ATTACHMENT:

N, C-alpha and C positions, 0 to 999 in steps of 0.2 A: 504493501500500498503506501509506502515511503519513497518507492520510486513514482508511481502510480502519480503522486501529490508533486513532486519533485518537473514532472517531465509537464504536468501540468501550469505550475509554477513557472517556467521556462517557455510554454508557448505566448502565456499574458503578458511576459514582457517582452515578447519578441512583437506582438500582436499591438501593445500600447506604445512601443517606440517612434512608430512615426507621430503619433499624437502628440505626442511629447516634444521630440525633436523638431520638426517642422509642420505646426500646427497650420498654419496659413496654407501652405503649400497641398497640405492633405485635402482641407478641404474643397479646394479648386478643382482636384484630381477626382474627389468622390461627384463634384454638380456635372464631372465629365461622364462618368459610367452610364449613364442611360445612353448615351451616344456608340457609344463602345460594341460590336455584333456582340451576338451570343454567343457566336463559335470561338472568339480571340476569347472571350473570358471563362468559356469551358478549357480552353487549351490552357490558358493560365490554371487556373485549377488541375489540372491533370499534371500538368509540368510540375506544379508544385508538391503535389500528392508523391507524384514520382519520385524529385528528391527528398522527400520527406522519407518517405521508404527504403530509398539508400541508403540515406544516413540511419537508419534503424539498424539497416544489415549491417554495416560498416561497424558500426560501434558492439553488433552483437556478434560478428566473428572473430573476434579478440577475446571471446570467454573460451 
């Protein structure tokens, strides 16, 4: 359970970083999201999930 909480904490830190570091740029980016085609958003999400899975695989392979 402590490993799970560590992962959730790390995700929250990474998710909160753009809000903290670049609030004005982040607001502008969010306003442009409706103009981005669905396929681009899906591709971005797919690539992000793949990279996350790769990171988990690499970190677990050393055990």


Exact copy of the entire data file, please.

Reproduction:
N, C-alpha and C positions, 0 to 999 in steps of 0.2 A: 504493501500500498503506501509506502515511503519513497518507492520510486513514482508511481502510480502519480503522486501529490508533486513532486519533485518537473514532472517531465509537464504536468501540468501550469505550475509554477513557472517556467521556462517557455510554454508557448505566448502565456499574458503578458511576459514582457517582452515578447519578441512583437506582438500582436499591438501593445500600447506604445512601443517606440517612434512608430512615426507621430503619433499624437502628440505626442511629447516634444521630440525633436523638431520638426517642422509642420505646426500646427497650420498654419496659413496654407501652405503649400497641398497640405492633405485635402482641407478641404474643397479646394479648386478643382482636384484630381477626382474627389468622390461627384463634384454638380456635372464631372465629365461622364462618368459610367452610364449613364442611360445612353448615351451616344456608340457609344463602345460594341460590336455584333456582340451576338451570343454567343457566336463559335470561338472568339480571340476569347472571350473570358471563362468559356469551358478549357480552353487549351490552357490558358493560365490554371487556373485549377488541375489540372491533370499534371500538368509540368510540375506544379508544385508538391503535389500528392508523391507524384514520382519520385524529385528528391527528398522527400520527406522519407518517405521508404527504403530509398539508400541508403540515406544516413540511419537508419534503424539498424539497416544489415549491417554495416560498416561497424558500426560501434558492439553488433552483437556478434560478428566473428572473430573476434579478440577475446571471446570467454573460451 
């Protein structure tokens, strides 16, 4: 359970970083999201999930 909480904490830190570091740029980016085609958003999400899975695989392979 402590490993799970560590992962959730790390995700929250990474998710909160753009809000903290670049609030004005982040607001502008969010306003442009409706103009981005669905396929681009899906591709971005797919690539992000793949990279996350790769990171988990690499970190677990050393055990």